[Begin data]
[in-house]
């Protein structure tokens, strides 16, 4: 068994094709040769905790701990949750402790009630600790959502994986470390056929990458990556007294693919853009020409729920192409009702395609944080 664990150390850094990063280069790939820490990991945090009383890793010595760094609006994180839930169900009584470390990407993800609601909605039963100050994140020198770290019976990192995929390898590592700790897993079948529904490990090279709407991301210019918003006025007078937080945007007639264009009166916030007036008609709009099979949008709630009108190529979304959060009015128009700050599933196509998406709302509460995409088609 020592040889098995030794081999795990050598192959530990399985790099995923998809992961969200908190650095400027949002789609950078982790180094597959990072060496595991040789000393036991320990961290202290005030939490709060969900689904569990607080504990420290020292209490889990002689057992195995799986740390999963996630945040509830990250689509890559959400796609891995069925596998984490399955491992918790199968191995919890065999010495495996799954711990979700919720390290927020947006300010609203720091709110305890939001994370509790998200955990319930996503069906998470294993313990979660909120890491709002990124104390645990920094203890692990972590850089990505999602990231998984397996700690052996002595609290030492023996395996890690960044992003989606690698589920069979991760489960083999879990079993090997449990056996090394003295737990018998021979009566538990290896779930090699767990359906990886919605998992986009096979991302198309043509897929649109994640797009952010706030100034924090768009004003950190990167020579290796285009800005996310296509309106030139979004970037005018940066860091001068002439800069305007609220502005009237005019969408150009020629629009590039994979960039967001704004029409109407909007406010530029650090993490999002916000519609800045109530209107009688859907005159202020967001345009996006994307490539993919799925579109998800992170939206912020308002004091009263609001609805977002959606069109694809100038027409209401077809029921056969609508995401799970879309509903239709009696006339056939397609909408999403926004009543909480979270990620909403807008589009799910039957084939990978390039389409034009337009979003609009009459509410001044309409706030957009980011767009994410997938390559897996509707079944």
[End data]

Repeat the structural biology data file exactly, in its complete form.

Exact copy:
[in-house]
């Protein structure tokens, strides 16, 4: 068994094709040769905790701990949750402790009630600790959502994986470390056929990458990556007294693919853009020409729920192409009702395609944080 664990150390850094990063280069790939820490990991945090009383890793010595760094609006994180839930169900009584470390990407993800609601909605039963100050994140020198770290019976990192995929390898590592700790897993079948529904490990090279709407991301210019918003006025007078937080945007007639264009009166916030007036008609709009099979949008709630009108190529979304959060009015128009700050599933196509998406709302509460995409088609 020592040889098995030794081999795990050598192959530990399985790099995923998809992961969200908190650095400027949002789609950078982790180094597959990072060496595991040789000393036991320990961290202290005030939490709060969900689904569990607080504990420290020292209490889990002689057992195995799986740390999963996630945040509830990250689509890559959400796609891995069925596998984490399955491992918790199968191995919890065999010495495996799954711990979700919720390290927020947006300010609203720091709110305890939001994370509790998200955990319930996503069906998470294993313990979660909120890491709002990124104390645990920094203890692990972590850089990505999602990231998984397996700690052996002595609290030492023996395996890690960044992003989606690698589920069979991760489960083999879990079993090997449990056996090394003295737990018998021979009566538990290896779930090699767990359906990886919605998992986009096979991302198309043509897929649109994640797009952010706030100034924090768009004003950190990167020579290796285009800005996310296509309106030139979004970037005018940066860091001068002439800069305007609220502005009237005019969408150009020629629009590039994979960039967001704004029409109407909007406010530029650090993490999002916000519609800045109530209107009688859907005159202020967001345009996006994307490539993919799925579109998800992170939206912020308002004091009263609001609805977002959606069109694809100038027409209401077809029921056969609508995401799970879309509903239709009696006339056939397609909408999403926004009543909480979270990620909403807008589009799910039957084939990978390039389409034009337009979003609009009459509410001044309409706030957009980011767009994410997938390559897996509707079944």